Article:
SACRAMENTO — The 2005 dark comedy Thank You for Smoking tracks the efforts of three lobbyists known as the MOD Squad (Merchants of Death) who shill for the tobacco, alcohol, and gun industries. The lead character, an endearing but cynical tobacco lobbyist named Nick Naylor, tries to convince movie producers to feature cigarette-puffing stars to help his paymasters sell cigarettes. It’s an entertaining story — and one that reinforces common images of amoral people pushing dangerous but profitable products.

Smoking is terribly dangerous, a habit that is likely to shave 10 years off one’s life and lead to debilitating diseases. Backed by unassailable health data, the anti-smoking movement has helped lead a remarkable decline in smoking. In the United States, nationwide adult smoking rates have fallen from 42 percent in 1965 to less than 11.5 percent today. Youth smoking has dropped from 36 percent in 1997 to 1.9 percent today. That’s a major public-health triumph.

But as often is the case with political movements, the anti-smoking movement has become its own worst enemy as it has shifted the goalpost from “a world without tobacco” to a “world without nicotine.” It’s not just a matter of diminishing returns. It’s a case of zealotry trumping public health. I’m referring to increasingly successful efforts to ban lower-risk nicotine products such as vaping and oral nicotine pouches. California voters, for instance, in 2022 upheld a law that bans flavored-tobacco products, including far-less-dangerous options (as well as dangerous ones such as menthol cigarettes).

It’s often repeated among those of us who believe that people should have access to lower-risk products, but the following conclusion from Britain’s top public-health agency is significant:

While vaping may not be 100% safe, most of the chemicals causing smoking-related disease are absent and the chemicals which are present pose limited danger. It has been previously estimated that EC (electronic cigarettes) are around 95% safer than smoking. This appears to remain a reasonable estimate.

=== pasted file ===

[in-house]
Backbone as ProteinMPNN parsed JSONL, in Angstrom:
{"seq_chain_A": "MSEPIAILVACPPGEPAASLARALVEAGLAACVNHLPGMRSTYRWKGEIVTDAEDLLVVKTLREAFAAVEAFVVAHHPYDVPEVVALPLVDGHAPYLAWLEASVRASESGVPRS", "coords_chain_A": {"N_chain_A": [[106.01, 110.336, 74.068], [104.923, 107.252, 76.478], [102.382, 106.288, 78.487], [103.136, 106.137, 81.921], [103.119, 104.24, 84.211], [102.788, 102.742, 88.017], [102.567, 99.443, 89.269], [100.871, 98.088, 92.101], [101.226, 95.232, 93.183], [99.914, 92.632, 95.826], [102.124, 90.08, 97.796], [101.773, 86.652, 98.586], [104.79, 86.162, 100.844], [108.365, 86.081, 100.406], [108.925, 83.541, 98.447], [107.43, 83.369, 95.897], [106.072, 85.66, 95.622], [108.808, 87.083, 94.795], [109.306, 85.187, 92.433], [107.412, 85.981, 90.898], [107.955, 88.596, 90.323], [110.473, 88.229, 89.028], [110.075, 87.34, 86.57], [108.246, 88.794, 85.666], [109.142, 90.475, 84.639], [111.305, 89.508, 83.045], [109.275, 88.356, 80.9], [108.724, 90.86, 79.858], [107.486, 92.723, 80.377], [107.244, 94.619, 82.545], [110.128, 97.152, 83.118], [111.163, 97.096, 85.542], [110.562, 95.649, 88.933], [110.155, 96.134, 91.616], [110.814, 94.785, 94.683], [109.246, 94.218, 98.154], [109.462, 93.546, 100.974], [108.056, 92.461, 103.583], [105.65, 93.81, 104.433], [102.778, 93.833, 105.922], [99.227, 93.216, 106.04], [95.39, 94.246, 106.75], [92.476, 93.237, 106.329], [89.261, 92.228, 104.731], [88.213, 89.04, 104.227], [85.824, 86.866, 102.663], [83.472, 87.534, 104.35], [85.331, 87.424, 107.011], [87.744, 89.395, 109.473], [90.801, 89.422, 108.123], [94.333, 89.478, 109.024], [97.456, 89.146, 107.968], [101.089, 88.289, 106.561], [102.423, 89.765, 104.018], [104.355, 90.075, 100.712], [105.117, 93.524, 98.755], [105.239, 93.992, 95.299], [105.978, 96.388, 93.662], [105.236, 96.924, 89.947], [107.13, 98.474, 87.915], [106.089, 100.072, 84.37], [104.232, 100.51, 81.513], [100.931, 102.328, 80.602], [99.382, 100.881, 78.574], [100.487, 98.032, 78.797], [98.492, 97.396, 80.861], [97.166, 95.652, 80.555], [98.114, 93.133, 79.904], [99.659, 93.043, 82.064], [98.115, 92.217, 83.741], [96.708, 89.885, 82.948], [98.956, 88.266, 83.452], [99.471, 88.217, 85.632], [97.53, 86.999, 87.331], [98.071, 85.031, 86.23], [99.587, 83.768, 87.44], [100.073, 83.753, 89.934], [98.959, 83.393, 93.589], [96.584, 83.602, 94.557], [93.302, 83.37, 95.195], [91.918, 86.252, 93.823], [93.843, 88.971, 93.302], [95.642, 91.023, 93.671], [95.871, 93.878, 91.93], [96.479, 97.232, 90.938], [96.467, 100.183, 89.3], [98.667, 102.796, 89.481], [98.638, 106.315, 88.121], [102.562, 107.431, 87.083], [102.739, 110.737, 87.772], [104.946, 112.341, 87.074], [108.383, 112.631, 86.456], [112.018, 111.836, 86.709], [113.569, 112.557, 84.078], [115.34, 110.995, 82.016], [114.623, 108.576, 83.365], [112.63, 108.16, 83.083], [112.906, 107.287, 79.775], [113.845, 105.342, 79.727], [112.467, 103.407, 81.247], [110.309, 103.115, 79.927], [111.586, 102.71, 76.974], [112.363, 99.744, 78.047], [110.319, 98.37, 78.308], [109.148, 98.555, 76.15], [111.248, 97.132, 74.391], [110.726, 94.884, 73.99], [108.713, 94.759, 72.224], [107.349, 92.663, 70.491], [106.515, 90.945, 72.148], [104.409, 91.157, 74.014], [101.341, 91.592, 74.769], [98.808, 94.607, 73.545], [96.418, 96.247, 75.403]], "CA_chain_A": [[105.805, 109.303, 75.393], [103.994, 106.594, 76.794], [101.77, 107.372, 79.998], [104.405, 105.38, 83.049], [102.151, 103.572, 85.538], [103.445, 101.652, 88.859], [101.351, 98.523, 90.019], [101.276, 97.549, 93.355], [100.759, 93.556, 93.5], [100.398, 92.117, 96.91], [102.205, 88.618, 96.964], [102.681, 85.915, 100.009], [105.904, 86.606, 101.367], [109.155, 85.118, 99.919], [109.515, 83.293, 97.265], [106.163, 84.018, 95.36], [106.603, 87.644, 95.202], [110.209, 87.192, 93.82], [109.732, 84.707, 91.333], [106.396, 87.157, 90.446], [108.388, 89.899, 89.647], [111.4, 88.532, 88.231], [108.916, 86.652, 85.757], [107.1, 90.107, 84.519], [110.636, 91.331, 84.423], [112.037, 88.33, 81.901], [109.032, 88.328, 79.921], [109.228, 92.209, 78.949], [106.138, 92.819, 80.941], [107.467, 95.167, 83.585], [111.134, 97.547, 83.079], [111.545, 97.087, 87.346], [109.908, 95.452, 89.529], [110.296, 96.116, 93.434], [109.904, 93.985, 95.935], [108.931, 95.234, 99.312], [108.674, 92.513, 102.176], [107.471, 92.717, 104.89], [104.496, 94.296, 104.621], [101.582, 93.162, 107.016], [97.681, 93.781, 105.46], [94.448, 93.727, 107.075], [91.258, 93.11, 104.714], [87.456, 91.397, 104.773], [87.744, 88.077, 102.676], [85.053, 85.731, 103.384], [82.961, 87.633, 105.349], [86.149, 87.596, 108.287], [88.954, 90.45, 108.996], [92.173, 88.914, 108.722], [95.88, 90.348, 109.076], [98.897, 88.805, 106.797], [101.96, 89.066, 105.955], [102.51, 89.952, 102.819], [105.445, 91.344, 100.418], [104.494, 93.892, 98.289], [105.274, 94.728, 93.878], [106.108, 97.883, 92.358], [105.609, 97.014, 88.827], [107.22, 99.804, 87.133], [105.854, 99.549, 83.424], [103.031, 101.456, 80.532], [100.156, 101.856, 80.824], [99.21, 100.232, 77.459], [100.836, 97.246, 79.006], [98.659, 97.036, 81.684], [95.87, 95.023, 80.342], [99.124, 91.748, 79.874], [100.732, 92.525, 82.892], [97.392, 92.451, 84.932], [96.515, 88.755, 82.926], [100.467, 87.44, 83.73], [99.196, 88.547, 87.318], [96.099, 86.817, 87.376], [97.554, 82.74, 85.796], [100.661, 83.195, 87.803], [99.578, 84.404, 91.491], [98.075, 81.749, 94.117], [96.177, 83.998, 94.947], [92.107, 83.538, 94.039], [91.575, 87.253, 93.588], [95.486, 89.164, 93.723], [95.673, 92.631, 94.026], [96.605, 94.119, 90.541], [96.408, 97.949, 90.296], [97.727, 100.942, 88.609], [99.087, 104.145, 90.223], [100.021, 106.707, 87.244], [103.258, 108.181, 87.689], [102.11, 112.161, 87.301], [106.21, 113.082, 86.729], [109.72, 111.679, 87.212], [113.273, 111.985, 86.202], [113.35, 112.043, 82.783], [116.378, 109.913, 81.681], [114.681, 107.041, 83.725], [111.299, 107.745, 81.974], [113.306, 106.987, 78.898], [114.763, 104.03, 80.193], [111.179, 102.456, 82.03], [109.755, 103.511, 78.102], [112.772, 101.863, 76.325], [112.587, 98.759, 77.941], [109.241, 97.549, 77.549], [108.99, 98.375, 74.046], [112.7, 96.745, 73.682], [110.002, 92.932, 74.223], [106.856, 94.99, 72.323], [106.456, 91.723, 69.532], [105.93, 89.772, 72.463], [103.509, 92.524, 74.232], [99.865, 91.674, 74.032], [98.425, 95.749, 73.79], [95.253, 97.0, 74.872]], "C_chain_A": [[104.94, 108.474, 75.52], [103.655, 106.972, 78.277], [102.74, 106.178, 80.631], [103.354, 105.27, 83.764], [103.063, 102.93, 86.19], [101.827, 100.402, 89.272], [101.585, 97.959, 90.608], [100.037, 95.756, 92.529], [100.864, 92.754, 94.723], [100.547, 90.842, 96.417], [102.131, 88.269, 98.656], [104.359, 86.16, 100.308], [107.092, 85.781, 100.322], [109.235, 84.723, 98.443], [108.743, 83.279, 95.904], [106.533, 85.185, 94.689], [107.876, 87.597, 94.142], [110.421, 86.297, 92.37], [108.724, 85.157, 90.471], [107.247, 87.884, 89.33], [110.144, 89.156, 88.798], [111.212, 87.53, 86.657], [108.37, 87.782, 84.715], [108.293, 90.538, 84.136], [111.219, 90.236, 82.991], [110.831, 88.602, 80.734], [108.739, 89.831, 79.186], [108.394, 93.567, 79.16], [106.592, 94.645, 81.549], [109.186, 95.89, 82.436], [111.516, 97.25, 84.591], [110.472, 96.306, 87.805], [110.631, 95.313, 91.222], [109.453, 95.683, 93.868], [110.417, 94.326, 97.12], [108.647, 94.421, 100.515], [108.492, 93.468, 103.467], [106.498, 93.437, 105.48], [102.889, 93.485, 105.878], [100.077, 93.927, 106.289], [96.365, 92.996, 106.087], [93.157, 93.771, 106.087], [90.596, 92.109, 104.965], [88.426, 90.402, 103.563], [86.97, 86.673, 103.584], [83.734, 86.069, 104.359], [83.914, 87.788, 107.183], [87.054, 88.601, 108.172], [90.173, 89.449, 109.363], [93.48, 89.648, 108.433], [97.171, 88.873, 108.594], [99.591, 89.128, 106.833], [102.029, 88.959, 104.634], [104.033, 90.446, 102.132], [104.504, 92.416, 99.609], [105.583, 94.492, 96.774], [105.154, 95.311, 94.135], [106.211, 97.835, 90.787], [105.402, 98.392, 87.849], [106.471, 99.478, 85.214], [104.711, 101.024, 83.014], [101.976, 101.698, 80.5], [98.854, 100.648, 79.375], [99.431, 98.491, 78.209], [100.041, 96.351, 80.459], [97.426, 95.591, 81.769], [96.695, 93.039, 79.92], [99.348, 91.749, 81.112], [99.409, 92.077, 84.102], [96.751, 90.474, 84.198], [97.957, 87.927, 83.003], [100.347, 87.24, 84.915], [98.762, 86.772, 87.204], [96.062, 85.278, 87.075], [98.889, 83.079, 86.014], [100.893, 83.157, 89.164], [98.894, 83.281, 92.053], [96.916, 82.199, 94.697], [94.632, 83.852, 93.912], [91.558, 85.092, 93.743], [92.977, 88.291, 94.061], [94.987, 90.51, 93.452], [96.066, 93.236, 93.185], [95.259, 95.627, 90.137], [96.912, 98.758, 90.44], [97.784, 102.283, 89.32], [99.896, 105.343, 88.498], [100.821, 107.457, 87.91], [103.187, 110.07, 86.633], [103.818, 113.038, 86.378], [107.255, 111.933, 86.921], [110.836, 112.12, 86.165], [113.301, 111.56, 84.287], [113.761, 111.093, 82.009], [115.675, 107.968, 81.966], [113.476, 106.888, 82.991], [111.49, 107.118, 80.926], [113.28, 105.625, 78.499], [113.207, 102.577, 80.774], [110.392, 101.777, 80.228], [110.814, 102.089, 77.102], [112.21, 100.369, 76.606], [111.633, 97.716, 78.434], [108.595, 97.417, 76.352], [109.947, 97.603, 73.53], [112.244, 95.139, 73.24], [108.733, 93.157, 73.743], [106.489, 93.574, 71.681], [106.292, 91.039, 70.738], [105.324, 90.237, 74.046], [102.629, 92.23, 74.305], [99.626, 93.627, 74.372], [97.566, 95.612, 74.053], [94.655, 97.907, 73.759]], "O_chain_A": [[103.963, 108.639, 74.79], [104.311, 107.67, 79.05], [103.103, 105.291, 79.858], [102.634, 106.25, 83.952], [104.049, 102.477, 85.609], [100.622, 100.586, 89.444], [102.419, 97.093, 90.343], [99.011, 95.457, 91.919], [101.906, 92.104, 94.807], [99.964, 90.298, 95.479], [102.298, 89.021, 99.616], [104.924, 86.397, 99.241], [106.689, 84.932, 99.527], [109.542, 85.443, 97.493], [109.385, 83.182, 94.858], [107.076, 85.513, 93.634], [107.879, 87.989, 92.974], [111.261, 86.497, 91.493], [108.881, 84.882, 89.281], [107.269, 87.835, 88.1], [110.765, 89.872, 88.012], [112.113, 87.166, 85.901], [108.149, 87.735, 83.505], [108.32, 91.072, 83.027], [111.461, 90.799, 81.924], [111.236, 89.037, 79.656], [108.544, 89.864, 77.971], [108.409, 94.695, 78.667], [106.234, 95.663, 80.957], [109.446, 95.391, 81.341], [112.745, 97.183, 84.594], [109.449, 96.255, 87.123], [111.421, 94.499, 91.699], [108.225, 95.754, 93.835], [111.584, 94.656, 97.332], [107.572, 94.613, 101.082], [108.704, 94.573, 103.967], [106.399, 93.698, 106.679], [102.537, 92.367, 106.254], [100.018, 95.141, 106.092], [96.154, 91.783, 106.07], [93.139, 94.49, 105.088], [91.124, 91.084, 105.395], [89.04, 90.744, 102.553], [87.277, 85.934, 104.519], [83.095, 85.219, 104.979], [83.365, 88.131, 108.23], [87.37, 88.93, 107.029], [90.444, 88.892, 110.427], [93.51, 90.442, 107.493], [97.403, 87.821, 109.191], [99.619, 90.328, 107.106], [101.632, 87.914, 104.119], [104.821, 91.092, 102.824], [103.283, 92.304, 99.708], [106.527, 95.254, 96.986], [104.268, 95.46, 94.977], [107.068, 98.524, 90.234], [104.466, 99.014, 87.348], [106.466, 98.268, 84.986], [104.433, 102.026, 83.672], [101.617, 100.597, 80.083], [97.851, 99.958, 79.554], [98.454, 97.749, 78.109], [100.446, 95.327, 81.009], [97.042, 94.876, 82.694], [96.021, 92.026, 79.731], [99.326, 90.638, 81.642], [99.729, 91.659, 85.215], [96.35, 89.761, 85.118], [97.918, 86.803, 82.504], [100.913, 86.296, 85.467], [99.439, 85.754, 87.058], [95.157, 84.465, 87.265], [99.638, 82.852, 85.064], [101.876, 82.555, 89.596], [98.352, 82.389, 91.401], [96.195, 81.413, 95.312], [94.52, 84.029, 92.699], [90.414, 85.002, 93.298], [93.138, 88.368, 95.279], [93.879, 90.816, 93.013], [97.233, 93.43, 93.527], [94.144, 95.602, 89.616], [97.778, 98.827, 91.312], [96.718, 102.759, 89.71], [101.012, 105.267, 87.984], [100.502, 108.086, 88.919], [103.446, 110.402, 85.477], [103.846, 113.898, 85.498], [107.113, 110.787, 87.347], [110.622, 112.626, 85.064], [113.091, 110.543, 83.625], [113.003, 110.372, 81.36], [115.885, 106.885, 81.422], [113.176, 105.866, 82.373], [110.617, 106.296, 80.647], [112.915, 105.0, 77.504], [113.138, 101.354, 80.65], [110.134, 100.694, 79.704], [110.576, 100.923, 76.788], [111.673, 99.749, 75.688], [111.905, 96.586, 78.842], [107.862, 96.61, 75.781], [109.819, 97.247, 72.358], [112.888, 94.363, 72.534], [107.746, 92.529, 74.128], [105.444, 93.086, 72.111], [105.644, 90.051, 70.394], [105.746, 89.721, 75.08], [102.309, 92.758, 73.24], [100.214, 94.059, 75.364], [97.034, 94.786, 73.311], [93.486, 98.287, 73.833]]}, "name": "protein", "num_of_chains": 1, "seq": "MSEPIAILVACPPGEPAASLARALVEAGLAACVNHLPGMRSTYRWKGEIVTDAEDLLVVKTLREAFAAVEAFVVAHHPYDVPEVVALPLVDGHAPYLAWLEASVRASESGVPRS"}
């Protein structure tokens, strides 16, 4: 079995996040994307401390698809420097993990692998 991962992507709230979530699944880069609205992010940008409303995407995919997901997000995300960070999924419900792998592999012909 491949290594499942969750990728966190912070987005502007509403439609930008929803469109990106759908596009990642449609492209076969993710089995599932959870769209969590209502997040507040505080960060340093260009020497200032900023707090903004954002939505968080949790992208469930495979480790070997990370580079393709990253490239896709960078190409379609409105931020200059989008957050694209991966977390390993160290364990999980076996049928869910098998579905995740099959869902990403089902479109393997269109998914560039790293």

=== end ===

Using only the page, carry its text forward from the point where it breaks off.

In other words, it’s better for people to use less-dangerous (but still not entirely “safe”) nicotine-delivery devices than more-dangerous ones. Many people who use addictive substances will not choose abstinence, so helping them reduce 95 percent of their risk seems a worthy public-health goal. Those numbers haven’t convinced health officials, politicians, or voters, so California and some other states — and the feds, under the Biden administration — continue their abstinence-oriented approach. Zero is the only acceptable number.

Health officials often accuse supporters of tobacco harm reduction — i.e., promoting the use of lower-risk products — of being tools of Big Tobacco. I’ve discussed the topic with politicians and activists, and they have no reasonable rebuttal to the argument that banning lower-risk products will only increase the use of deadly combustible cigarettes. In their view, zero use is the only option when it comes to tobacco (although not necessarily with other unhealthy products and behaviors).

Yet the latest data shows that the vape-banners are the ones most effectively promoting cigarette sales. Flavor bans have been around long enough now to study their effects. A recent study from Yale University, which is funded through the federal National Institutes of Health and the Food and Drug Administration, confirms the harm-reduction point.